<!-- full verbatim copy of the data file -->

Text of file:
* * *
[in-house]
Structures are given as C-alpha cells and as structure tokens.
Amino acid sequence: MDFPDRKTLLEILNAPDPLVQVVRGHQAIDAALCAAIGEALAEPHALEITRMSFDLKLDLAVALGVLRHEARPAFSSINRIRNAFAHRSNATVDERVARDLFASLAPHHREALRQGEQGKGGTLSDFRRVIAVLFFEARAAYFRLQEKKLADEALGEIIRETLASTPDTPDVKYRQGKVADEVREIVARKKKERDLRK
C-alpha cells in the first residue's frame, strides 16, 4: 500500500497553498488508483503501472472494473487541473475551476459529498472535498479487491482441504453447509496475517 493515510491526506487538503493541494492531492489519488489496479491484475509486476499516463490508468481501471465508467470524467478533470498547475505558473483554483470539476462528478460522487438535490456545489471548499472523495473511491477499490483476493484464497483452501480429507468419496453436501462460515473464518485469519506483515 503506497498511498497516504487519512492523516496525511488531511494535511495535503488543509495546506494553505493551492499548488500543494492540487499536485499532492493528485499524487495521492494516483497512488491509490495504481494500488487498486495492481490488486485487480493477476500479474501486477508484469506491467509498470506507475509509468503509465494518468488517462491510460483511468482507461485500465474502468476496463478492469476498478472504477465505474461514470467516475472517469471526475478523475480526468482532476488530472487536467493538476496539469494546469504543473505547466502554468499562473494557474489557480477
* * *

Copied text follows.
[in-house]
Structures are given as C-alpha cells and as structure tokens.
Amino acid sequence: MDFPDRKTLLEILNAPDPLVQVVRGHQAIDAALCAAIGEALAEPHALEITRMSFDLKLDLAVALGVLRHEARPAFSSINRIRNAFAHRSNATVDERVARDLFASLAPHHREALRQGEQGKGGTLSDFRRVIAVLFFEARAAYFRLQEKKLADEALGEIIRETLASTPDTPDVKYRQGKVADEVREIVARKKKERDLRK
C-alpha cells in the first residue's frame, strides 16, 4: 500500500497553498488508483503501472472494473487541473475551476459529498472535498479487491482441504453447509496475517 493515510491526506487538503493541494492531492489519488489496479491484475509486476499516463490508468481501471465508467470524467478533470498547475505558473483554483470539476462528478460522487438535490456545489471548499472523495473511491477499490483476493484464497483452501480429507468419496453436501462460515473464518485469519506483515 503506497498511498497516504487519512492523516496525511488531511494535511495535503488543509495546506494553505493551492499548488500543494492540487499536485499532492493528485499524487495521492494516483497512488491509490495504481494500488487498486495492481490488486485487480493477476500479474501486477508484469506491467509498470506507475509509468503509465494518468488517462491510460483511468482507461485500465474502468476496463478492469476498478472504477465505474461514470467516475472517469471526475478523475480526468482532476488530472487536467493538476496539469494546469504543473505547466502554468499562473494557474489557480477